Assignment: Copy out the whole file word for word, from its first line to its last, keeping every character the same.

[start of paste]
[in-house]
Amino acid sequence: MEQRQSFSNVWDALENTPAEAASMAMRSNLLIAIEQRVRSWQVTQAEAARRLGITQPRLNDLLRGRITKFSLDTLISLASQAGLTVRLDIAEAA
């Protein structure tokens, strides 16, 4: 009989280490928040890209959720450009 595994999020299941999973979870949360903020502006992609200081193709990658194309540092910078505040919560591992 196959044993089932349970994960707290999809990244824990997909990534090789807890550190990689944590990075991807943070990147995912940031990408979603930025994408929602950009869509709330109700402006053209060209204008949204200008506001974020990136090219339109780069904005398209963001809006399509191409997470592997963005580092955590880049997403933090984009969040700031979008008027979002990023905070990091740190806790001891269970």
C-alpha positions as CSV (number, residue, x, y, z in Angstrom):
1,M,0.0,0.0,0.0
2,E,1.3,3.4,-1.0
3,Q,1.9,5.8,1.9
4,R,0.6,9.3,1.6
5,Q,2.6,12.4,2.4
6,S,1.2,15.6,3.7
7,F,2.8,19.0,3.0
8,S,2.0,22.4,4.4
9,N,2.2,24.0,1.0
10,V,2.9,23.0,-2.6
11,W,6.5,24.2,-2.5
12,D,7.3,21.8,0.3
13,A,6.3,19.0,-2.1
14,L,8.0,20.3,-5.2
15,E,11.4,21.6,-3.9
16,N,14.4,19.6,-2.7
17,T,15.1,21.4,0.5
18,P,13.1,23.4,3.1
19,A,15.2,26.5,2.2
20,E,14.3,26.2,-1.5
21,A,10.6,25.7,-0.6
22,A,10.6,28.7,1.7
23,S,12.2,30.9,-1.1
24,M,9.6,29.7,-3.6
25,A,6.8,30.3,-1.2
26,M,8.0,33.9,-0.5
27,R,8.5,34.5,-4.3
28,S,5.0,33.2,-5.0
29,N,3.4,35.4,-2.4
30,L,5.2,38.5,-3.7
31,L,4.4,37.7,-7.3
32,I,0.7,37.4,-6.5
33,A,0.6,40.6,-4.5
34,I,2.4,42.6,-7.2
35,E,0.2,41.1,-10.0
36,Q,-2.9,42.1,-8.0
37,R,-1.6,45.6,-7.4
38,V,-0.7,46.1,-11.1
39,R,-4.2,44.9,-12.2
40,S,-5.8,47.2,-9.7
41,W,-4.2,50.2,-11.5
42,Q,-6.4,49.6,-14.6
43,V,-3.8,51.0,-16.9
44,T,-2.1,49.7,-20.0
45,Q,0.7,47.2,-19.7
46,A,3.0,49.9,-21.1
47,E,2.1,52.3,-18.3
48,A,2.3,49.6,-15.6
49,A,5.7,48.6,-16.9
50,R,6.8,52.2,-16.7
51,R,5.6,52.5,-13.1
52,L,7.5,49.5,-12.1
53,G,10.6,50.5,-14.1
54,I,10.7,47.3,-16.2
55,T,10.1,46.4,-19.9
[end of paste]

[in-house]
Amino acid sequence: MEQRQSFSNVWDALENTPAEAASMAMRSNLLIAIEQRVRSWQVTQAEAARRLGITQPRLNDLLRGRITKFSLDTLISLASQAGLTVRLDIAEAA
């Protein structure tokens, strides 16, 4: 009989280490928040890209959720450009 595994999020299941999973979870949360903020502006992609200081193709990658194309540092910078505040919560591992 196959044993089932349970994960707290999809990244824990997909990534090789807890550190990689944590990075991807943070990147995912940031990408979603930025994408929602950009869509709330109700402006053209060209204008949204200008506001974020990136090219339109780069904005398209963001809006399509191409997470592997963005580092955590880049997403933090984009969040700031979008008027979002990023905070990091740190806790001891269970």
C-alpha positions as CSV (number, residue, x, y, z in Angstrom):
1,M,0.0,0.0,0.0
2,E,1.3,3.4,-1.0
3,Q,1.9,5.8,1.9
4,R,0.6,9.3,1.6
5,Q,2.6,12.4,2.4
6,S,1.2,15.6,3.7
7,F,2.8,19.0,3.0
8,S,2.0,22.4,4.4
9,N,2.2,24.0,1.0
10,V,2.9,23.0,-2.6
11,W,6.5,24.2,-2.5
12,D,7.3,21.8,0.3
13,A,6.3,19.0,-2.1
14,L,8.0,20.3,-5.2
15,E,11.4,21.6,-3.9
16,N,14.4,19.6,-2.7
17,T,15.1,21.4,0.5
18,P,13.1,23.4,3.1
19,A,15.2,26.5,2.2
20,E,14.3,26.2,-1.5
21,A,10.6,25.7,-0.6
22,A,10.6,28.7,1.7
23,S,12.2,30.9,-1.1
24,M,9.6,29.7,-3.6
25,A,6.8,30.3,-1.2
26,M,8.0,33.9,-0.5
27,R,8.5,34.5,-4.3
28,S,5.0,33.2,-5.0
29,N,3.4,35.4,-2.4
30,L,5.2,38.5,-3.7
31,L,4.4,37.7,-7.3
32,I,0.7,37.4,-6.5
33,A,0.6,40.6,-4.5
34,I,2.4,42.6,-7.2
35,E,0.2,41.1,-10.0
36,Q,-2.9,42.1,-8.0
37,R,-1.6,45.6,-7.4
38,V,-0.7,46.1,-11.1
39,R,-4.2,44.9,-12.2
40,S,-5.8,47.2,-9.7
41,W,-4.2,50.2,-11.5
42,Q,-6.4,49.6,-14.6
43,V,-3.8,51.0,-16.9
44,T,-2.1,49.7,-20.0
45,Q,0.7,47.2,-19.7
46,A,3.0,49.9,-21.1
47,E,2.1,52.3,-18.3
48,A,2.3,49.6,-15.6
49,A,5.7,48.6,-16.9
50,R,6.8,52.2,-16.7
51,R,5.6,52.5,-13.1
52,L,7.5,49.5,-12.1
53,G,10.6,50.5,-14.1
54,I,10.7,47.3,-16.2
55,T,10.1,46.4,-19.9